Georgia plans to honor its commitment to allow as many of its spring sports seniors to return on scholarship next year as desire.
UGA Athletic Director Greg McGarity was asked for clarification on that issue after Wisconsin announced Wednesday that it would not be seeking waivers for its seniors who had their final seasons cut short by the coronavirus pandemic.
“No, we welcome any seniors to return if they desire,” McGarity said in an email. He followed up with a phone call.
“We’ve already told our seniors they can come back if they want,” he said, with a hint of incredulity in his voice. “That hasn’t changed.”
Last month, the NCAA Division I Council approved a proposal to extend eligibility for athletes in spring sports who would have exhausted their eligibility in 2020. To do so, scholarship limits for the 2020-21 academic year would have to be relaxed. The NCAA left it up to individual institutions to decide whether to grant less or equal financial aid compared to what they received this year.
Not taking advantage of that exemption apparently is becoming a thing in the Big Ten and other places. ESPN reported that Iowa is among other schools also considering the move.
But Georgia hasn’t batted an eyelid on allowing its seniors another year of eligibility.
“Student-athletes are the top of the food chain for us,” McGarity said. “That’s just our philosophy. They get taken care of first.”
Most UGA seniors are taking advantage of the waiver, but maybe not as many as you might think.
McGarity said Georgia had a total of 37 spring sports seniors. Of those, 19 have indicated they plan to return next year. The other 18 have informed UGA either they are not coming back or are not likely to return.
If they do return, their scholarships will be renewed for another full academic year at the same amount or percentage as they currently exist. McGarity says the scholarships will cost about $150,000 for UGA Athletics. That doesn’t factor in other expenses, such as lodging, training table and other related perks. McGarity estimated the costs at maybe $250,000 total.
The Big Ten and some other conferences field more sports than Georgia and the rest of the SEC, including lacrosse, rowing, men’s volleyball, beach volleyball and men’s and women’s water polo.
For Georgia, the NCAA’s waiver applies to eight sports: men’s and women’s golf, men’s and women’s tennis, men’s and women’s track and field, women’s softball and baseball.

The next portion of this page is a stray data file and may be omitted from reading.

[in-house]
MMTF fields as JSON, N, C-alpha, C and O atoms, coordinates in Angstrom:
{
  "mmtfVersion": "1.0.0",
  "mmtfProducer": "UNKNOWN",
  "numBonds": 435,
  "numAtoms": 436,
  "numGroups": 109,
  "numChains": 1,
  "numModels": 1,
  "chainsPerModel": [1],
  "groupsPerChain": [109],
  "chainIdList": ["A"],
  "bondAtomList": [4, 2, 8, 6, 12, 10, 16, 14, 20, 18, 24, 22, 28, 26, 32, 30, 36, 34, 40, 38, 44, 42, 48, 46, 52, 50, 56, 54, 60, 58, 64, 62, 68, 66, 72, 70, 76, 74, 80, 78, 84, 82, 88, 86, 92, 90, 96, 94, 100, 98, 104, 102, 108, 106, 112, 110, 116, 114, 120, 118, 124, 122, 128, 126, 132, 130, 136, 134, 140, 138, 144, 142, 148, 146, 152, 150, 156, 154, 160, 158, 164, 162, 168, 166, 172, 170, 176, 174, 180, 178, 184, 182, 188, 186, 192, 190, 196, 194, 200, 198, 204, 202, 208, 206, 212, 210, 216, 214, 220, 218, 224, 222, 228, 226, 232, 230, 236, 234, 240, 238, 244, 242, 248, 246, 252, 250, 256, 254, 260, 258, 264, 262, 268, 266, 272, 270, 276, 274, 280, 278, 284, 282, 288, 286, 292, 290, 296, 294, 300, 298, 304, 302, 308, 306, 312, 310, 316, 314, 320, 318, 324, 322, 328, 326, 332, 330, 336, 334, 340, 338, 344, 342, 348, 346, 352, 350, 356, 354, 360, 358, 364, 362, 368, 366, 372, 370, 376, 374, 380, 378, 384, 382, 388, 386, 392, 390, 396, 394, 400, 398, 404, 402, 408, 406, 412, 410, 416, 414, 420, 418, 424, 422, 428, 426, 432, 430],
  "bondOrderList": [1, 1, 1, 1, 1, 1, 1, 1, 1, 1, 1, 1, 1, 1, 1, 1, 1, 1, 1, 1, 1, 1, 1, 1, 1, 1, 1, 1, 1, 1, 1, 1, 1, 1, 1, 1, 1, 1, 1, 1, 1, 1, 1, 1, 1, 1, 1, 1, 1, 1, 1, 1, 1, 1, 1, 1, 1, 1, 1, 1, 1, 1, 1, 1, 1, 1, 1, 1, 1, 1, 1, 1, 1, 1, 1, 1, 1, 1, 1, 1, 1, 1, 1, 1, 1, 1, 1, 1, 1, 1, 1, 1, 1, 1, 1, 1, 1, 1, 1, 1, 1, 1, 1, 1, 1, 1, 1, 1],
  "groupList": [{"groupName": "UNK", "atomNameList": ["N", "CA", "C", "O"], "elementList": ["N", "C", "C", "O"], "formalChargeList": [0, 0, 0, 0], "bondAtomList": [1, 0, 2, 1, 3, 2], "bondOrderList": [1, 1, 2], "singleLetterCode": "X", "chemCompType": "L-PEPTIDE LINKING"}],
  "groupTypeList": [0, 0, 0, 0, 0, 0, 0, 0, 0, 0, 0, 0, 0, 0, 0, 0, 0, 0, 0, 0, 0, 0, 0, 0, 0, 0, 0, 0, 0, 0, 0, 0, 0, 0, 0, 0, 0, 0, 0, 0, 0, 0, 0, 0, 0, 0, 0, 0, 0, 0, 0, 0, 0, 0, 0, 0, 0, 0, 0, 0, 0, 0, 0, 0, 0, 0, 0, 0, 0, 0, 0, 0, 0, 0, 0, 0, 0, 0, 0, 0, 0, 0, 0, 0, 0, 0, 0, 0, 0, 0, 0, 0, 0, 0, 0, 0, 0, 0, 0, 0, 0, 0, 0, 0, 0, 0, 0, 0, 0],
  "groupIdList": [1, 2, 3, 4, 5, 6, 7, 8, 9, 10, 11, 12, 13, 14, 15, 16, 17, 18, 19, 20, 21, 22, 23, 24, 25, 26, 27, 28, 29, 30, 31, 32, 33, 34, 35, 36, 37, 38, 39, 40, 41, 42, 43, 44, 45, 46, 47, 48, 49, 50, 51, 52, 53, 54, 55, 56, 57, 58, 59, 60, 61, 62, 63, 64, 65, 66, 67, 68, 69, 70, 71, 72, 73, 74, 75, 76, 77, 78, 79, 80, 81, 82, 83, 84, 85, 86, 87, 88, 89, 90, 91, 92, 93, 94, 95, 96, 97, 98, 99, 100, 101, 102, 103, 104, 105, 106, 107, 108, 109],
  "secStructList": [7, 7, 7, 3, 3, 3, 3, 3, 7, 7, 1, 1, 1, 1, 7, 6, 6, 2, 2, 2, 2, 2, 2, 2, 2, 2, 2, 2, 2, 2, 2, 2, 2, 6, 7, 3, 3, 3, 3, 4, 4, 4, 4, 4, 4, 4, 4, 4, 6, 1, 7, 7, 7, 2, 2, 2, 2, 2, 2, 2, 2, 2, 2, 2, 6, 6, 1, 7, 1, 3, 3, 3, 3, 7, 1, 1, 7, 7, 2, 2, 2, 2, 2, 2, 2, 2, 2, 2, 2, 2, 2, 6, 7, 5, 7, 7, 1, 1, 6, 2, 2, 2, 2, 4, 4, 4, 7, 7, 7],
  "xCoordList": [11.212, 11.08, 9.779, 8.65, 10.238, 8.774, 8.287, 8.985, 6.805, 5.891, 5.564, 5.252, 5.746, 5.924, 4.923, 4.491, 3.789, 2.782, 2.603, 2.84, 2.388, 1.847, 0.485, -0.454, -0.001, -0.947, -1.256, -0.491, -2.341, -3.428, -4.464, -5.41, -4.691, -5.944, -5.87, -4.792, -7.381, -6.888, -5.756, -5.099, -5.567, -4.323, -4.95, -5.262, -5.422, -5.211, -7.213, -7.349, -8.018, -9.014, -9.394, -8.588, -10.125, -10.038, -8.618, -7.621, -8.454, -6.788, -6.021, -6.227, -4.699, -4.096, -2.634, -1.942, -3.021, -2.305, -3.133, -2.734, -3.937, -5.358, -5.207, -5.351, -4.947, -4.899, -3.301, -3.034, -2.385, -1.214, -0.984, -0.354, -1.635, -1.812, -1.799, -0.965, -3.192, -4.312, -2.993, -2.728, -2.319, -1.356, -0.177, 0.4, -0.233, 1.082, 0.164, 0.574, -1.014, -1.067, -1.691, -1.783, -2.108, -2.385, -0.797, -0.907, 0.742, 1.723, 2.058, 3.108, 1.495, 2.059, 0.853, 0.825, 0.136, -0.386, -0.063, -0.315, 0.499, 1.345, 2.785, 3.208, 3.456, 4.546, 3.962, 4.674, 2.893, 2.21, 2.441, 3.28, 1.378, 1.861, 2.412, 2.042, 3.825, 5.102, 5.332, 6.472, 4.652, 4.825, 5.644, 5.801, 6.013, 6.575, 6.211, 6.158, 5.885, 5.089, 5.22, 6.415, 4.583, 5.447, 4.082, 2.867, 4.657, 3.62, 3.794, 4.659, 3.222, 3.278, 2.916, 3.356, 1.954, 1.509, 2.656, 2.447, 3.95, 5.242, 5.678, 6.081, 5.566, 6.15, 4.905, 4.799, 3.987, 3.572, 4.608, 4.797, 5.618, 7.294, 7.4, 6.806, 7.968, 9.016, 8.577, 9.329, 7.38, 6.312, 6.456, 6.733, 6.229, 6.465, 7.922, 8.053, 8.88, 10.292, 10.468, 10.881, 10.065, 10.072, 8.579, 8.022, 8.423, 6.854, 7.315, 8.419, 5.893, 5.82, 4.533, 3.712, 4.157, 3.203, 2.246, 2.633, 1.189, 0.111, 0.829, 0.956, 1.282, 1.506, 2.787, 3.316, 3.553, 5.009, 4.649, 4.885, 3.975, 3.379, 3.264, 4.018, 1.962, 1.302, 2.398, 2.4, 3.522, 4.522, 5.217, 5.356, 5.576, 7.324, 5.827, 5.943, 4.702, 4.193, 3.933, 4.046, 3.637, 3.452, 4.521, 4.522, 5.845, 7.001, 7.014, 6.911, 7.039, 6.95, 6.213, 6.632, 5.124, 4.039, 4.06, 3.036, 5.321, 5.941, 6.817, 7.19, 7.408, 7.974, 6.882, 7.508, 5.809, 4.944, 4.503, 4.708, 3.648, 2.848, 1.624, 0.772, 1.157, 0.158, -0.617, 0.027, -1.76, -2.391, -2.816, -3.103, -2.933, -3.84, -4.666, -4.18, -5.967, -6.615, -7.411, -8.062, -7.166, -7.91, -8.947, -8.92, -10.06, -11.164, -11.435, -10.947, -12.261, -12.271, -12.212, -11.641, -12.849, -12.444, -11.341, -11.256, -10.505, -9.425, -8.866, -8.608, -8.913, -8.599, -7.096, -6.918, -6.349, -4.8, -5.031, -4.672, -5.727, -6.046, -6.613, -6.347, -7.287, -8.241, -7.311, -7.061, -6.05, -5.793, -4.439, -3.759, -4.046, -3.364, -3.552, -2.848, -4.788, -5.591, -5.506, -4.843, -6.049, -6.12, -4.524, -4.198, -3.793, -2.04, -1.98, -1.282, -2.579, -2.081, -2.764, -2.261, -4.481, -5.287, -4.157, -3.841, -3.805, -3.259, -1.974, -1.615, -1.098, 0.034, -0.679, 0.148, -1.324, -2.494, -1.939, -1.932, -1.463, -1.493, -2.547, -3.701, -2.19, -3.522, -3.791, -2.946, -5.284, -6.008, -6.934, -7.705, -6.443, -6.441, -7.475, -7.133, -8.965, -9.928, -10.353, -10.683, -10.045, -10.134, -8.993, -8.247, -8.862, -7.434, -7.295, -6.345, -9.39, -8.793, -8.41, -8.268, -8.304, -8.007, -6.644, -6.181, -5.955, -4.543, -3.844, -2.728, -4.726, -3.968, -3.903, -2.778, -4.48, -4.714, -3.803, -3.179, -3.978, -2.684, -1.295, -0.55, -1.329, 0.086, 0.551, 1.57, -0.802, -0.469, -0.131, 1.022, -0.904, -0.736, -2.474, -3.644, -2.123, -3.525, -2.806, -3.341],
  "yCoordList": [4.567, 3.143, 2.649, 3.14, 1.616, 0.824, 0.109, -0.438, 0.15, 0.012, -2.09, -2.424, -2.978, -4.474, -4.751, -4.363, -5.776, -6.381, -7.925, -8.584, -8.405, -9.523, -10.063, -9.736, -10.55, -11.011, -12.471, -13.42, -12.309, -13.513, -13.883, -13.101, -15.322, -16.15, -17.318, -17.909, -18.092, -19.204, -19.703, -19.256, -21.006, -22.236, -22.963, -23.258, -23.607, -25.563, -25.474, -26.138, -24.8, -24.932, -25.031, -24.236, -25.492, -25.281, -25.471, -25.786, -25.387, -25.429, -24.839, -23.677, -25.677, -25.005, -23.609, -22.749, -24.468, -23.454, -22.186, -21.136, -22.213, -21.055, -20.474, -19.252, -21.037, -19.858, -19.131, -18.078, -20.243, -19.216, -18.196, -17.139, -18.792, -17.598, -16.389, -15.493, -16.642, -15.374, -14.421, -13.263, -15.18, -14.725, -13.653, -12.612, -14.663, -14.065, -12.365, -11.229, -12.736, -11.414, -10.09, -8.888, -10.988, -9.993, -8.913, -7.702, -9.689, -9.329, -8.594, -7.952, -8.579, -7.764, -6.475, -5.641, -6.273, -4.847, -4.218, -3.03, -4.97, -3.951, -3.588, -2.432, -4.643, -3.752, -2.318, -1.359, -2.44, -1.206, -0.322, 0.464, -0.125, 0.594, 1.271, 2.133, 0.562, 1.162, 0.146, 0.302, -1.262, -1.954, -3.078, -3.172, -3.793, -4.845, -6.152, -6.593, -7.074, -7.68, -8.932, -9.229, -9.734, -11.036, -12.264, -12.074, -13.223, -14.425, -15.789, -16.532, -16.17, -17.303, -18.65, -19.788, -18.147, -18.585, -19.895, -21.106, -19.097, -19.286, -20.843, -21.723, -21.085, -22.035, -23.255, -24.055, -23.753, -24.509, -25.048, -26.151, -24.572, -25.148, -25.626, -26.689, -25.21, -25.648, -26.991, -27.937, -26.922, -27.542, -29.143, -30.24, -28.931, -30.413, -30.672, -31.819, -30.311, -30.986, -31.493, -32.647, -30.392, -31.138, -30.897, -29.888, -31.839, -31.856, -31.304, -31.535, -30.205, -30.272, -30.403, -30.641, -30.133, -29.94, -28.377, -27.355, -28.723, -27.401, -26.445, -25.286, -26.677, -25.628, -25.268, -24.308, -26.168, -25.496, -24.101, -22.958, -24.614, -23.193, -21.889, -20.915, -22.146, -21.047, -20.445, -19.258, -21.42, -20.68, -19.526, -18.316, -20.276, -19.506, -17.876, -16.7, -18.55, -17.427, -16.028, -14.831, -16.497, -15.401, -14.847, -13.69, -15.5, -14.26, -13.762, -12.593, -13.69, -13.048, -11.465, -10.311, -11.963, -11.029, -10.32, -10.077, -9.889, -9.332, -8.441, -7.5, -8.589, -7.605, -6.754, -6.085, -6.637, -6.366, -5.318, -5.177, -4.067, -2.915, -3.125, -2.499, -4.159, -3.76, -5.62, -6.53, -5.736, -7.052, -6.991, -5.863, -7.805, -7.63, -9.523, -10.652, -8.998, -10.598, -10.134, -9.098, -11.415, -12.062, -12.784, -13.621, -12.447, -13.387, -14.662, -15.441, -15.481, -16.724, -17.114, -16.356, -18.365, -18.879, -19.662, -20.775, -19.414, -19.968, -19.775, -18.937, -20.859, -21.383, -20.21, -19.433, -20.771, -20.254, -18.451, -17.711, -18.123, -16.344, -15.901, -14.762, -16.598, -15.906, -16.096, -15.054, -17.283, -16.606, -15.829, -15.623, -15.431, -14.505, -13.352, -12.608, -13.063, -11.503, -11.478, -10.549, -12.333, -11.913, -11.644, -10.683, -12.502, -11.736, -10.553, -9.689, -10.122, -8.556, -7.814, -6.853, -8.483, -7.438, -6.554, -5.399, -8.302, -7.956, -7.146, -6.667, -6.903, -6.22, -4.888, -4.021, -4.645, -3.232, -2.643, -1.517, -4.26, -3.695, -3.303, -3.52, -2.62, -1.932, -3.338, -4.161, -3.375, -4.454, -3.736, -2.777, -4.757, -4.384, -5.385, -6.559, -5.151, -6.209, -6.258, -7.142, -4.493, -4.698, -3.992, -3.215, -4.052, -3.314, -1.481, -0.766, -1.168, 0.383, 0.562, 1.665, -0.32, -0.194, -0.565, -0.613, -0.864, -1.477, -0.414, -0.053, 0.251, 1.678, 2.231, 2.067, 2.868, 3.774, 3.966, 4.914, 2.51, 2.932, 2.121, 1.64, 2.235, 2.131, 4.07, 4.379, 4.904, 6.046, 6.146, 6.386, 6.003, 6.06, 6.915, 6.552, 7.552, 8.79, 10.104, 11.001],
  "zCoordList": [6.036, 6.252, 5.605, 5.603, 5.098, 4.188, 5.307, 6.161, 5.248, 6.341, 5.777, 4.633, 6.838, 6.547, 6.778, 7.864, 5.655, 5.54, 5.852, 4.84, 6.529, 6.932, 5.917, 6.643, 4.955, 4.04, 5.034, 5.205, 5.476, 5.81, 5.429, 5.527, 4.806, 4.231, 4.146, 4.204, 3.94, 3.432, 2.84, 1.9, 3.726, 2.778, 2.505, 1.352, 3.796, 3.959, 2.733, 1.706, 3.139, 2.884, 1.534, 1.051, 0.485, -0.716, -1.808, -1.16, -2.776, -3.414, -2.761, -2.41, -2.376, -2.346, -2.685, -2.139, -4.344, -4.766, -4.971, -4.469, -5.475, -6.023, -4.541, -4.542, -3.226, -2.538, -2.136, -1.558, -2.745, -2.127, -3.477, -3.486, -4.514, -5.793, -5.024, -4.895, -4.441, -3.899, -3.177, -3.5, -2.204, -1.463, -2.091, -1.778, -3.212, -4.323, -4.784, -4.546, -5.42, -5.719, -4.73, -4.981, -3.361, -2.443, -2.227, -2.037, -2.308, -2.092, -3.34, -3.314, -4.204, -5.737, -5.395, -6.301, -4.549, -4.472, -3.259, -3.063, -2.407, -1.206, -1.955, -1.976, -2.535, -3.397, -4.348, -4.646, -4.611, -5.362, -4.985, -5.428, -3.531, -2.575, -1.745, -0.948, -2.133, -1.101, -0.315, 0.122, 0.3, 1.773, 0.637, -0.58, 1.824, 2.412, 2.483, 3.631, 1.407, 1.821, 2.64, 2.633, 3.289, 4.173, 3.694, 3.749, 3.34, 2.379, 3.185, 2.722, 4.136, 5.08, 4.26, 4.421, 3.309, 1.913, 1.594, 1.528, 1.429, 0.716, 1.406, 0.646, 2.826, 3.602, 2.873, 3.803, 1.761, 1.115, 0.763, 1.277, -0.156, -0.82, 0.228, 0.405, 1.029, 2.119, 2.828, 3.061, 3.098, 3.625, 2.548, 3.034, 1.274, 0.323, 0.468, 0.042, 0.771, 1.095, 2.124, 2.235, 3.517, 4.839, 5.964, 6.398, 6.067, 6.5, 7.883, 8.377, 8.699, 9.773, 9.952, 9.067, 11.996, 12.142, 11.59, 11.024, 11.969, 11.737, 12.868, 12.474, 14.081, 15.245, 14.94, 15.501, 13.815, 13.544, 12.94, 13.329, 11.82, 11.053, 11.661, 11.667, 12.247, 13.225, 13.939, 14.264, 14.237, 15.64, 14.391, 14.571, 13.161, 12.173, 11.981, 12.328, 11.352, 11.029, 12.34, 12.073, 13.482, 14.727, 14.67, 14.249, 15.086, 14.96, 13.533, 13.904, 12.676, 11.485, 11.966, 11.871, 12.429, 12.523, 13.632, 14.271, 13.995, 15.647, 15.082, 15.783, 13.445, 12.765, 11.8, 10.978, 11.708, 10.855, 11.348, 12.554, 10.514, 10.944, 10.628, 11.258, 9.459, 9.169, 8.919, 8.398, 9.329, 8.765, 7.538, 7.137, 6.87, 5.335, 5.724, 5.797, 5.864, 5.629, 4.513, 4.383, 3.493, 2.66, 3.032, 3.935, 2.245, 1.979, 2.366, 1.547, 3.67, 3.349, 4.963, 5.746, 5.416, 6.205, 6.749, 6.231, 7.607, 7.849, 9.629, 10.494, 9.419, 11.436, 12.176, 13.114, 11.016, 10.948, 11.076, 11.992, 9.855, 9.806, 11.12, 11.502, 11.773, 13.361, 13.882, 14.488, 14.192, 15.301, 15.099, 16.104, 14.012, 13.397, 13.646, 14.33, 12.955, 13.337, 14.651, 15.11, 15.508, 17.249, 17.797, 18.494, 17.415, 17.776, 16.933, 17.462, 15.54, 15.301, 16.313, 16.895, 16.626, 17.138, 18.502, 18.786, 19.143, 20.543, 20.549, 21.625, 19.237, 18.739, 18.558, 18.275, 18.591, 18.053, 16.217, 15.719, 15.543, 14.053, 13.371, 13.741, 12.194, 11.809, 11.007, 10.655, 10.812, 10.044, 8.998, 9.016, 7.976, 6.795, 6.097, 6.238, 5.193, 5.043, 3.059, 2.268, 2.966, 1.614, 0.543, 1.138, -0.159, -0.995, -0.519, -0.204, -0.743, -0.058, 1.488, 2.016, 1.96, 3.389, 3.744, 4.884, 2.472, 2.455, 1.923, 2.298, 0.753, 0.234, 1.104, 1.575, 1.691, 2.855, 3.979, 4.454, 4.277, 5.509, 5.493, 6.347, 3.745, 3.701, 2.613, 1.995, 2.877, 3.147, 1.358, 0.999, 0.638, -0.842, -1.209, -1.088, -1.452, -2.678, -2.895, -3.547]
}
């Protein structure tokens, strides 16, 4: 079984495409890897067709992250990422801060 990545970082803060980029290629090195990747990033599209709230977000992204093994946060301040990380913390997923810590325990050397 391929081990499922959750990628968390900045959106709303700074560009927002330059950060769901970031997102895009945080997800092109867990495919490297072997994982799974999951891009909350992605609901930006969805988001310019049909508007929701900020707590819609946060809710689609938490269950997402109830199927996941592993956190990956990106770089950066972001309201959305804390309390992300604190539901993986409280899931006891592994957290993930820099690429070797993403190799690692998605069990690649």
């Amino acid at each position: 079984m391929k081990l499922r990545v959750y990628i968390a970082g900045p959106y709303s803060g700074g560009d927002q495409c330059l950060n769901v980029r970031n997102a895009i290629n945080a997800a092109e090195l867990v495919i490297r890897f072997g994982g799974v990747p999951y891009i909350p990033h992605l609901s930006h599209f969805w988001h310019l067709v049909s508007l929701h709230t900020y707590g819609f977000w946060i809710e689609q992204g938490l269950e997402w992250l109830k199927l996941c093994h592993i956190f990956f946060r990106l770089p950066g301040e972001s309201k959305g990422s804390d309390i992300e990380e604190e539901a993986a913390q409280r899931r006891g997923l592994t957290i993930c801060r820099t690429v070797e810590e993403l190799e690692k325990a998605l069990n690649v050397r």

Only women’s tennis (eight scholarships), women’s golf (six) and softball (12) are considered “head-count sports” in which full scholarships are awarded one per person. The others are categorized as “equivalency sports” in which percentages of scholarships are distributed among a number of student-athletes. That’s 4.5 for men’s golf and tennis, 12.6 for men’s and women’s track and field and 11.7 for baseball.
Baseball is by far the most difficult to figure out because juniors are eligible for the major-league draft. That’s further complicated because the draft has been reduced to five rounds this year rather than 40. Those juniors and seniors who aren’t selected will be unable to sign for more than $20,000, which might make a return for another year of school more enticing.
With only seniors exempted from the 2021 scholarship count, that creates quite a headache for head coaches making aid promises to juniors and incoming freshmen too.
“Nothing is certain yet,” Georgia coach Scott Stricklin said. “The draft is still in the mix for all of them. It’s just too early to know what’s going to happen.”
Georgia has at least two juniors who are considered early-round selections in pitchers Emerson Hancock and Cole Wilcox. Star shortstop Cam Shepherd, a senior, might have a tough choice to make.
Support real journalism. Support local journalism. Subscribe to The Atlanta Journal-Constitution today.
Your subscription to the Atlanta Journal-Constitution funds in-depth reporting and investigations that keep you informed. Thank you for supporting real journalism.